The number of women undergoing breast implant procedures is increasing exponentially. It is, therefore, imperative for a radiologist to be familiar with the normal and abnormal imaging appearances of common breast implants. Diagnostic imaging studies such as mammography, ultrasonography, and magnetic resonance imaging are used to evaluate implant integrity, detect abnormalities of the implant and its surrounding capsule, and detect breast conditions unrelated to implants.
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Skip to search form Skip to main content. Retromammary versus retropectoral breast augmentation-a comparative study. Luke Mahler and Daniel J.
The case of a 36 year old woman who experienced a late, spontaneous breast seroma 5 years after augmentation in the absence of any known precipitating factors is reported. Although seroma is not an uncommon complication in the immediate postoperative period, it is extremely rare as a late complication of breast implantation. Magnetic resonance imaging is a reliable method to confirm the diagnosis of late seroma formation.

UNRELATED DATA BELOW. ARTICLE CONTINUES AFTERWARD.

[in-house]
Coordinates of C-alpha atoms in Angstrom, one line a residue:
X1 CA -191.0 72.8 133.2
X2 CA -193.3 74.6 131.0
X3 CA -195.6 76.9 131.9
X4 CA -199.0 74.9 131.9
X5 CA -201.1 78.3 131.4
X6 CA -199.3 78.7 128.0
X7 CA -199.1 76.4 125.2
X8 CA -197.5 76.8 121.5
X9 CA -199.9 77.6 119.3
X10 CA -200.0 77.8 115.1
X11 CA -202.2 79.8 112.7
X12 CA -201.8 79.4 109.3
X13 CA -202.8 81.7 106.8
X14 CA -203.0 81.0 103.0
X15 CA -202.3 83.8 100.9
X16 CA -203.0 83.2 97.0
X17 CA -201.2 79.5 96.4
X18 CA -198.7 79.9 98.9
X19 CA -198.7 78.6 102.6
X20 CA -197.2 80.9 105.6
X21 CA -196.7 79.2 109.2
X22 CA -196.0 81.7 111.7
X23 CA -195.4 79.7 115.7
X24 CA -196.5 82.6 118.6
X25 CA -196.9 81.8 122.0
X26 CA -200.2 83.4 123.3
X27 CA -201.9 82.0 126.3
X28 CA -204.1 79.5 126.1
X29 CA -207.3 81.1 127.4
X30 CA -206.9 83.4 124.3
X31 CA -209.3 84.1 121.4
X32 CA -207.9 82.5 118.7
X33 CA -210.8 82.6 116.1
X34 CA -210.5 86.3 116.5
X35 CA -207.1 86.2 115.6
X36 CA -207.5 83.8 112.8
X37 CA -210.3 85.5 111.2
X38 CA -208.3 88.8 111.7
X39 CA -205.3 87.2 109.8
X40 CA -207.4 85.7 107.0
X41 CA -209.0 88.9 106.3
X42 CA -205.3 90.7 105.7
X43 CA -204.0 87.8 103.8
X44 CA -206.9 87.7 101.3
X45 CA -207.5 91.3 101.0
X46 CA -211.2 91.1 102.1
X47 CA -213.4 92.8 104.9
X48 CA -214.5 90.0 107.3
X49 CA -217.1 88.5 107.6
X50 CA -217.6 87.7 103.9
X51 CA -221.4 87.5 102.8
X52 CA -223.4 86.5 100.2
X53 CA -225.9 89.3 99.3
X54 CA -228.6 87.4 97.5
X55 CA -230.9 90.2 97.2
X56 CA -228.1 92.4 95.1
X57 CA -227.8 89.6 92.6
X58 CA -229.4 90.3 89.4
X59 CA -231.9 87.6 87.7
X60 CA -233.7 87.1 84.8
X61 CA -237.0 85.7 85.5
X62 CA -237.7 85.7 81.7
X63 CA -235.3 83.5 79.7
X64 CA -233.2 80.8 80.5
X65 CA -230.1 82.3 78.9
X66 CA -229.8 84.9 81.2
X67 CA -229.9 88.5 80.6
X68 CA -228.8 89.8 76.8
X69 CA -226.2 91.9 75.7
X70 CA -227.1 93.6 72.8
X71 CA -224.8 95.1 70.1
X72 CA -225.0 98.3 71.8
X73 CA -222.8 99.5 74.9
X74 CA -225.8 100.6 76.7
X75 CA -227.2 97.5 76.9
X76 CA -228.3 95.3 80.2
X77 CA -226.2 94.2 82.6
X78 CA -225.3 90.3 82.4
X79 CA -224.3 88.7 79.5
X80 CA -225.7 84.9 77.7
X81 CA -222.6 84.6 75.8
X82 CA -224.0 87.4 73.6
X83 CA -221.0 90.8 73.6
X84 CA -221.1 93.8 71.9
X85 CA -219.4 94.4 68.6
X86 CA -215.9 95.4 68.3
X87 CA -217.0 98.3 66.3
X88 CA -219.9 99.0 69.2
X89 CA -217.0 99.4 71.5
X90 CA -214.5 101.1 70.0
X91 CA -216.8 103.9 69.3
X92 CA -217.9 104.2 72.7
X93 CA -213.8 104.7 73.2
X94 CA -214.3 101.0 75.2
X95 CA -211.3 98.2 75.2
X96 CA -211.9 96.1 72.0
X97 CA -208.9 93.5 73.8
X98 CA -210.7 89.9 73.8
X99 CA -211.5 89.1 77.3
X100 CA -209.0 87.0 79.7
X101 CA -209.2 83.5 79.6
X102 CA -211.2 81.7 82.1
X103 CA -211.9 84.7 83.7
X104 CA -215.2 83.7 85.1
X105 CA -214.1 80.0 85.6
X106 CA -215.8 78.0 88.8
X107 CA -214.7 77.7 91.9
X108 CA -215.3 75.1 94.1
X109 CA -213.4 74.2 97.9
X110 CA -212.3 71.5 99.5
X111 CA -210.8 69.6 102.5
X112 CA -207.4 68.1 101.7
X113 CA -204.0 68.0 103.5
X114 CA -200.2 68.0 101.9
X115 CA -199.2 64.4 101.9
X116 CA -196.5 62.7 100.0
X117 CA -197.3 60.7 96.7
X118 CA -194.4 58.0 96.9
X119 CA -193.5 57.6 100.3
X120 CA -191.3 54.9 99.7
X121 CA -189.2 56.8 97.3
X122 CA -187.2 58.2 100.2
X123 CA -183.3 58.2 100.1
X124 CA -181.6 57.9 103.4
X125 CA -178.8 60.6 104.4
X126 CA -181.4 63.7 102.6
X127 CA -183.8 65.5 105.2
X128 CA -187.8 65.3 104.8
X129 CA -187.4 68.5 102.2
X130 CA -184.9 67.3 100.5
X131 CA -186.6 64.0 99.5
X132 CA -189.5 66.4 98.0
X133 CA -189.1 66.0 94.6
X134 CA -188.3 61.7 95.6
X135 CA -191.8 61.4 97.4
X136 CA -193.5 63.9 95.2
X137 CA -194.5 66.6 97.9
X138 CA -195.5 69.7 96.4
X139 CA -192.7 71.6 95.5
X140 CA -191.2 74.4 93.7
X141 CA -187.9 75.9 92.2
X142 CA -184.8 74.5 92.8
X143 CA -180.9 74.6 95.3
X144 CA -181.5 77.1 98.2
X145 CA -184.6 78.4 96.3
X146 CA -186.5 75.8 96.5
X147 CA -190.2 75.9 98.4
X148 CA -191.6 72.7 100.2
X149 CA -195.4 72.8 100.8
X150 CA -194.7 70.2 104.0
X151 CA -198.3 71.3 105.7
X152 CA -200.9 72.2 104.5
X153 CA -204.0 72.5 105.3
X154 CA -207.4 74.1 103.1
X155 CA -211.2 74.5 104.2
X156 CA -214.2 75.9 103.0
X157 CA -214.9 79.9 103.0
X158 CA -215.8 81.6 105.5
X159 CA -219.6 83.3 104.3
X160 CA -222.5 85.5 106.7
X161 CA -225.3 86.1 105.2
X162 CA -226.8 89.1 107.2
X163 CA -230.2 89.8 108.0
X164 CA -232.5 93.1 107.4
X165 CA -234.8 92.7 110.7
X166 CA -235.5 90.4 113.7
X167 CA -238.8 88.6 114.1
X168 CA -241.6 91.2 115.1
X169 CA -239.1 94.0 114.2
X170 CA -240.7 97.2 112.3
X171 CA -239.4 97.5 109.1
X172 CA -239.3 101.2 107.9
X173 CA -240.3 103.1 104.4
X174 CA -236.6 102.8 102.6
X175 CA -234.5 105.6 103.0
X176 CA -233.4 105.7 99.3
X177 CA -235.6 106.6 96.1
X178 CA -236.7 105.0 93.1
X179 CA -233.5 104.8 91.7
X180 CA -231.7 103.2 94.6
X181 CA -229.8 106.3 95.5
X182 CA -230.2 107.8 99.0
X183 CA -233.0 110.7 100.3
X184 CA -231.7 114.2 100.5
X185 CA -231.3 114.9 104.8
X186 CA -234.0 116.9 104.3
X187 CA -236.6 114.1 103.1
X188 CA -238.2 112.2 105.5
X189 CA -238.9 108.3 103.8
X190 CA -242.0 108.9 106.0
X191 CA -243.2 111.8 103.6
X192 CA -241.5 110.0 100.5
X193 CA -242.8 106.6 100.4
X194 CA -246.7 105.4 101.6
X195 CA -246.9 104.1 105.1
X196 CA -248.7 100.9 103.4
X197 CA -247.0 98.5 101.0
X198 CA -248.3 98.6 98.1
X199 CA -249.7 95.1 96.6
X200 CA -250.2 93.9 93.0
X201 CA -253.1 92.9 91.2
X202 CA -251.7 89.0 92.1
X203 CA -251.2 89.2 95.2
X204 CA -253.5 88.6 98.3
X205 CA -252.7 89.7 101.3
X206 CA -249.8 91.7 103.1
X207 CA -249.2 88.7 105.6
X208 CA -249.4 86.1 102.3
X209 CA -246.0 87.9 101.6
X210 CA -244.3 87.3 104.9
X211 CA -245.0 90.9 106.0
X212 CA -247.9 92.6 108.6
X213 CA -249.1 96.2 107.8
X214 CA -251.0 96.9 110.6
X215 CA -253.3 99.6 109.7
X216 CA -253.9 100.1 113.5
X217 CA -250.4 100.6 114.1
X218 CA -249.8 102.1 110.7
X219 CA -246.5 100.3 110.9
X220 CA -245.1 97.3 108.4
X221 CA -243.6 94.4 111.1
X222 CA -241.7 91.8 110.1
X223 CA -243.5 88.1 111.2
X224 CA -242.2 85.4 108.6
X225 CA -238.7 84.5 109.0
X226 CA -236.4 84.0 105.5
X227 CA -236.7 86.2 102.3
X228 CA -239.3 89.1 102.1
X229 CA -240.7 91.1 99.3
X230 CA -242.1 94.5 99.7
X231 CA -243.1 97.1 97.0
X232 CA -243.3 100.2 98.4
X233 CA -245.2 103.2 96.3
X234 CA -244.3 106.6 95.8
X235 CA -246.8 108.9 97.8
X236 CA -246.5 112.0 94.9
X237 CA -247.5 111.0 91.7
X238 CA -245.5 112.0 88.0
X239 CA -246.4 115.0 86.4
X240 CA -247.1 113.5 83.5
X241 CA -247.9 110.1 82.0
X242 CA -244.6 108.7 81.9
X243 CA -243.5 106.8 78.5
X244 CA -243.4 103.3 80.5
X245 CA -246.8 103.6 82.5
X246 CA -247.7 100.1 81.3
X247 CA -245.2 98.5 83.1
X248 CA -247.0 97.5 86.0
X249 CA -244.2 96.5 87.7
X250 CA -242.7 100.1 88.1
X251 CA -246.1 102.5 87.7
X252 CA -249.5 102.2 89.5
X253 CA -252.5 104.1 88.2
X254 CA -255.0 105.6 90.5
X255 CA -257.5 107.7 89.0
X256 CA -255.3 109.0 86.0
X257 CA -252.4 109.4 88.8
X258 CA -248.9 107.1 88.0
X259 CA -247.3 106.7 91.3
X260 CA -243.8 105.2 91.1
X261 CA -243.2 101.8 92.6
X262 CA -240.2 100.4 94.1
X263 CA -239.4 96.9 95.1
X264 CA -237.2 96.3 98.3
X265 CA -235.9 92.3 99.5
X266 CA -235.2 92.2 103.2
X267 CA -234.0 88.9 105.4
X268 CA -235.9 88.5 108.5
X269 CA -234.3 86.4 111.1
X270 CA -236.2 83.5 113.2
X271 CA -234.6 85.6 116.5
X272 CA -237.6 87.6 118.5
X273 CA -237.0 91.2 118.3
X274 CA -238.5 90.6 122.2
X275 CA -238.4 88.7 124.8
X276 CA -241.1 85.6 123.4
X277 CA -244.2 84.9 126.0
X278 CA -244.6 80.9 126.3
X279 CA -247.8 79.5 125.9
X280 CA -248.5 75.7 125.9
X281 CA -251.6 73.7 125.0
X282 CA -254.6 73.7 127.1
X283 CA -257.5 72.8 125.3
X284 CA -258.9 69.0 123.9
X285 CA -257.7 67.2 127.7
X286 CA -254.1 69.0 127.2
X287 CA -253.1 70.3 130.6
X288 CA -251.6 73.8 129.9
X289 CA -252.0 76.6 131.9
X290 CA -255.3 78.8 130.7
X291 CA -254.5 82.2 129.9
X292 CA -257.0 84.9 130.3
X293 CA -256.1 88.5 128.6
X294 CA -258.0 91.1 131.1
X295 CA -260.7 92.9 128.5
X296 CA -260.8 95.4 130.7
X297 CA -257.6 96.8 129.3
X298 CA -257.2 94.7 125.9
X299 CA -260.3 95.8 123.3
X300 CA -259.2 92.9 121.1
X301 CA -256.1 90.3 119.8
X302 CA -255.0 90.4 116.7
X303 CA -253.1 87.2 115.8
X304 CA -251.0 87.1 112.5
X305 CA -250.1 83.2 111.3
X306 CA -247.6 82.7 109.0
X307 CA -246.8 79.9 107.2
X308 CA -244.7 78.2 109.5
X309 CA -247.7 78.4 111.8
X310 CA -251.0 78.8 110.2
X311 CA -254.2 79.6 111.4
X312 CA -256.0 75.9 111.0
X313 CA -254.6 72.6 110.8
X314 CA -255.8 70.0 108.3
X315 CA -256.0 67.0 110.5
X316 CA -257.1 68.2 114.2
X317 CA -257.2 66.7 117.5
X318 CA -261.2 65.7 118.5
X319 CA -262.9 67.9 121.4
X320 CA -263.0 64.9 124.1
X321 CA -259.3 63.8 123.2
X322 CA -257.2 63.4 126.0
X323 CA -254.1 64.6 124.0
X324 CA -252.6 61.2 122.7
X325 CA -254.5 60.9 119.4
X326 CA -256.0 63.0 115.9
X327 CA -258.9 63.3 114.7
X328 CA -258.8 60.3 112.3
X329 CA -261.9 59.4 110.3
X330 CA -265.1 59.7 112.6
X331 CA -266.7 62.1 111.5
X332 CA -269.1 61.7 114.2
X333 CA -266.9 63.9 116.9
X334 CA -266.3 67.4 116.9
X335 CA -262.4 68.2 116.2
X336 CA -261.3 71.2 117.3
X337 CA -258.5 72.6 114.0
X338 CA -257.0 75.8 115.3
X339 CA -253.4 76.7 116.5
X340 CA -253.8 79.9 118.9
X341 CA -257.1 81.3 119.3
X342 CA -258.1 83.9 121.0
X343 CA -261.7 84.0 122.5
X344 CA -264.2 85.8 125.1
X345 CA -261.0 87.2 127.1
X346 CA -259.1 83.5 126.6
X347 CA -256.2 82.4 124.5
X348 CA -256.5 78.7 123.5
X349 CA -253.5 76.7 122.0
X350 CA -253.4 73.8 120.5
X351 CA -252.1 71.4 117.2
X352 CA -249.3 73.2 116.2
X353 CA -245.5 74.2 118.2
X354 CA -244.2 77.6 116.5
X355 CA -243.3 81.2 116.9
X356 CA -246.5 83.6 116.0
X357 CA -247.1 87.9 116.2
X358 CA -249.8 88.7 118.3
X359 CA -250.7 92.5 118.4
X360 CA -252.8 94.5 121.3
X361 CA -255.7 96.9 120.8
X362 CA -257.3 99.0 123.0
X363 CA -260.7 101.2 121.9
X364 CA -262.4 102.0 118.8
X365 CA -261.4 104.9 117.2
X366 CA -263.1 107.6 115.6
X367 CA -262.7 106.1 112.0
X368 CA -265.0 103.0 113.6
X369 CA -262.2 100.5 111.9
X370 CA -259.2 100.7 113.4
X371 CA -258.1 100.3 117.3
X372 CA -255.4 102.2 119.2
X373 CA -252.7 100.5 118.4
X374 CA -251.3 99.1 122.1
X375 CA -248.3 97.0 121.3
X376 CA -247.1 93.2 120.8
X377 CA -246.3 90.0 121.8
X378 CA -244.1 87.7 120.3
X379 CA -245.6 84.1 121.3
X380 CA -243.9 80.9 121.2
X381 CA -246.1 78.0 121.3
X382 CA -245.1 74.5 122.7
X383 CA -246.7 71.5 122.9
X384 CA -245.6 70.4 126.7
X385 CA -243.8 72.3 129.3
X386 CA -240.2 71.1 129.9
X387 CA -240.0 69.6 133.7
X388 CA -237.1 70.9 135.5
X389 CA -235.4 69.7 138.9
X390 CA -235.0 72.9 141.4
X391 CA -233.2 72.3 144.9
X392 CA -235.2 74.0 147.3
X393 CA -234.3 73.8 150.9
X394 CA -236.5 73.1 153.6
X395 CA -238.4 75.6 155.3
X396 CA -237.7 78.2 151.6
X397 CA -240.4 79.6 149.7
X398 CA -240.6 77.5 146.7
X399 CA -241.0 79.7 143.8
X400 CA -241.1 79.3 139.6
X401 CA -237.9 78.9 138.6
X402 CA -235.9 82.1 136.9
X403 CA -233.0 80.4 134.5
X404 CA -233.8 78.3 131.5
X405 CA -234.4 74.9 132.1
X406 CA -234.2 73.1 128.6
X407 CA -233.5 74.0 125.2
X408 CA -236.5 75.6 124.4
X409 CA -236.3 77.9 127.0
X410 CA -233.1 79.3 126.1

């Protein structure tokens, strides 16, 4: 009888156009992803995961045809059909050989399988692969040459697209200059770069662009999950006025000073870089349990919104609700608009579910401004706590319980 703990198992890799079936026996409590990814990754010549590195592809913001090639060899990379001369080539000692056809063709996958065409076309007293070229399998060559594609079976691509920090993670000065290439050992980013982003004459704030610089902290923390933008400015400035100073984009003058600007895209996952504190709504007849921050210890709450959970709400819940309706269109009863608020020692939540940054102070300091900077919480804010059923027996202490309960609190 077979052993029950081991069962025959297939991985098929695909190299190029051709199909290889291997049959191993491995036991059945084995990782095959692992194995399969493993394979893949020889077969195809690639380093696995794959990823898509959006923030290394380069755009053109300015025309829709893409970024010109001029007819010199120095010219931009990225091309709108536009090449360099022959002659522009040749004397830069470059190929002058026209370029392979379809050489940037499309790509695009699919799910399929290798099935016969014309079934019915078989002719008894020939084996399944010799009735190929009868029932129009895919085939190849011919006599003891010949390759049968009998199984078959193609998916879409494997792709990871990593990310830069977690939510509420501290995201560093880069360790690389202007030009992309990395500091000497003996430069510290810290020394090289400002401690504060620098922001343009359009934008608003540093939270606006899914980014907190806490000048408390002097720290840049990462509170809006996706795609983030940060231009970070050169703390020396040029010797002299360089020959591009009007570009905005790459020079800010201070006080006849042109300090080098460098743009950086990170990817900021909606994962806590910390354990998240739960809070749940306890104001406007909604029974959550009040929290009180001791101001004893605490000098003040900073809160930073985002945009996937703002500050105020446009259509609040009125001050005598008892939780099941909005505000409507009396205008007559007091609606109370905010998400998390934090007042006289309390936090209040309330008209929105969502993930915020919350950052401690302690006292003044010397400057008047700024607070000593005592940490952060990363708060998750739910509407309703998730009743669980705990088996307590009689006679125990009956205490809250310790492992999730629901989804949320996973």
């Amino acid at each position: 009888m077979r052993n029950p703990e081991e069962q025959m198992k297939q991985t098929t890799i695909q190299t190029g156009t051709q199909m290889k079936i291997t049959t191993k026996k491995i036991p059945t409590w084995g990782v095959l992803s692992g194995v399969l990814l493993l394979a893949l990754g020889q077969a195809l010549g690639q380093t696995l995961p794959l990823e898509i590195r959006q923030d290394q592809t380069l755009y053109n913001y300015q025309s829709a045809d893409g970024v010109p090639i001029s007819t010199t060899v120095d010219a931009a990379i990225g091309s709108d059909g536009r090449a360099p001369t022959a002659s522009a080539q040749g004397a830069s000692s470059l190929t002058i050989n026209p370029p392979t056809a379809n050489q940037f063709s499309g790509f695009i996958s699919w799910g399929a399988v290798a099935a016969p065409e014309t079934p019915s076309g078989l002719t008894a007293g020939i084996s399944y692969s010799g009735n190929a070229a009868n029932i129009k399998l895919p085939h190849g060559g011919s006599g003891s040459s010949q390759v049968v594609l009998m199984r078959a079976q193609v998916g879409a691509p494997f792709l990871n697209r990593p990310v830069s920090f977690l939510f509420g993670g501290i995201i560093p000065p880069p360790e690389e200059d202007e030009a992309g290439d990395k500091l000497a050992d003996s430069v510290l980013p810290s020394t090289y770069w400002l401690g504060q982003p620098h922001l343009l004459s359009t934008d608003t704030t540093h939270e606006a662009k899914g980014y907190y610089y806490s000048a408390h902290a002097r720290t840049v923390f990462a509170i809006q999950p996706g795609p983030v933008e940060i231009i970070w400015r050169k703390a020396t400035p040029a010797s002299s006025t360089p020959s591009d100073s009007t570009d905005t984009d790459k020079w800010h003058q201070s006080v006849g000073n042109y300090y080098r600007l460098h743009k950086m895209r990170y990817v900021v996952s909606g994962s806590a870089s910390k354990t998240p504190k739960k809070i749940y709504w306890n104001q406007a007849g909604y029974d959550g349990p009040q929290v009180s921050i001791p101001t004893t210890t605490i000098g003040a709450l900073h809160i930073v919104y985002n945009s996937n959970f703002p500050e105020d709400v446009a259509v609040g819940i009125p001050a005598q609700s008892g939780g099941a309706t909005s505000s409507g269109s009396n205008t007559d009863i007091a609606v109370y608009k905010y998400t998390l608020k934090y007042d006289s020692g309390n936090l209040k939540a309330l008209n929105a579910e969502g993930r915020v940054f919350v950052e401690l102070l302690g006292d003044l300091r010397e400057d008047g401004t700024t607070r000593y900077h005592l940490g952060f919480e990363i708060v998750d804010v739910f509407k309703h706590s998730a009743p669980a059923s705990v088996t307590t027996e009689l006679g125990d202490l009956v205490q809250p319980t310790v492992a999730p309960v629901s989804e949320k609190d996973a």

Repeated postaugmentation capsular formation following retromammary silicone implantation led surgeons to seek an alternative procedure. In Dempsey and Latham first reported the "subpectoral" route for location of the implant. Since then little data has been published comparing retromammary and retropectoral breast augmentation.
Elective cosmetic surgery, already popular in the United States, is on the rise. Breast augmentation is the most common cosmetic surgery performed in the United States, and it continues to increase. For radiologists who interpret either screening or diagnostic mammograms, an understanding of the diverse mammographic manifestations of breast augmentation can help produce a precise, accurate and relevant report that can help to provide optimal patient care.
The second position of breast implants is behind the pectoral muscle; this has been termed subpectoral or retropectoral. In women who have implants placed after mastectomy, the implant may be placed behind the pectoralis muscle. There are multiple options regarding the surgical access for placing the breast implant.
There are different types of breast implants, depending on the number of lumens and the type of filler. The most frequent ones are those with a silicone outer shell and one lumen filled with silicone gel or saline or double lumen silicone gel and saline, one inside the other. The saline filled implants have a valve in order to adjust the volume; this valve can be detected in images. The envelope is not visualized on mammography because of the high density of the silicone Fig.